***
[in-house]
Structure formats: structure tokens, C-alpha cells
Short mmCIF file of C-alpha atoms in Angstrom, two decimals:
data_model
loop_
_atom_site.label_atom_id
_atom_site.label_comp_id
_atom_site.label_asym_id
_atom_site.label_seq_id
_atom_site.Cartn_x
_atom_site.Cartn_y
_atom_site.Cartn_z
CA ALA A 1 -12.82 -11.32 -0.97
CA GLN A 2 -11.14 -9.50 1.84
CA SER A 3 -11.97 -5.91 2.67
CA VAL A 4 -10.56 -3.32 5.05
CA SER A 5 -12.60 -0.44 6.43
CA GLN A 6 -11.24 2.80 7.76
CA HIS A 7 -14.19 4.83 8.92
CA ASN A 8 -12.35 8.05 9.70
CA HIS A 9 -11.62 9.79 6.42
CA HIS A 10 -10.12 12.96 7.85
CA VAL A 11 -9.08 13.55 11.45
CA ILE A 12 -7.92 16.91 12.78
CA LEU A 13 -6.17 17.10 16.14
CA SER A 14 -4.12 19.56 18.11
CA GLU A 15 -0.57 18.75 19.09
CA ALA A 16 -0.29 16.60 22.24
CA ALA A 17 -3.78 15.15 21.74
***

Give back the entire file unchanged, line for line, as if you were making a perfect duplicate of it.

[in-house]
Structure formats: structure tokens, C-alpha cells
Short mmCIF file of C-alpha atoms in Angstrom, two decimals:
data_model
loop_
_atom_site.label_atom_id
_atom_site.label_comp_id
_atom_site.label_asym_id
_atom_site.label_seq_id
_atom_site.Cartn_x
_atom_site.Cartn_y
_atom_site.Cartn_z
CA ALA A 1 -12.82 -11.32 -0.97
CA GLN A 2 -11.14 -9.50 1.84
CA SER A 3 -11.97 -5.91 2.67
CA VAL A 4 -10.56 -3.32 5.05
CA SER A 5 -12.60 -0.44 6.43
CA GLN A 6 -11.24 2.80 7.76
CA HIS A 7 -14.19 4.83 8.92
CA ASN A 8 -12.35 8.05 9.70
CA HIS A 9 -11.62 9.79 6.42
CA HIS A 10 -10.12 12.96 7.85
CA VAL A 11 -9.08 13.55 11.45
CA ILE A 12 -7.92 16.91 12.78
CA LEU A 13 -6.17 17.10 16.14
CA SER A 14 -4.12 19.56 18.11
CA GLU A 15 -0.57 18.75 19.09
CA ALA A 16 -0.29 16.60 22.24
CA ALA A 17 -3.78 15.15 21.74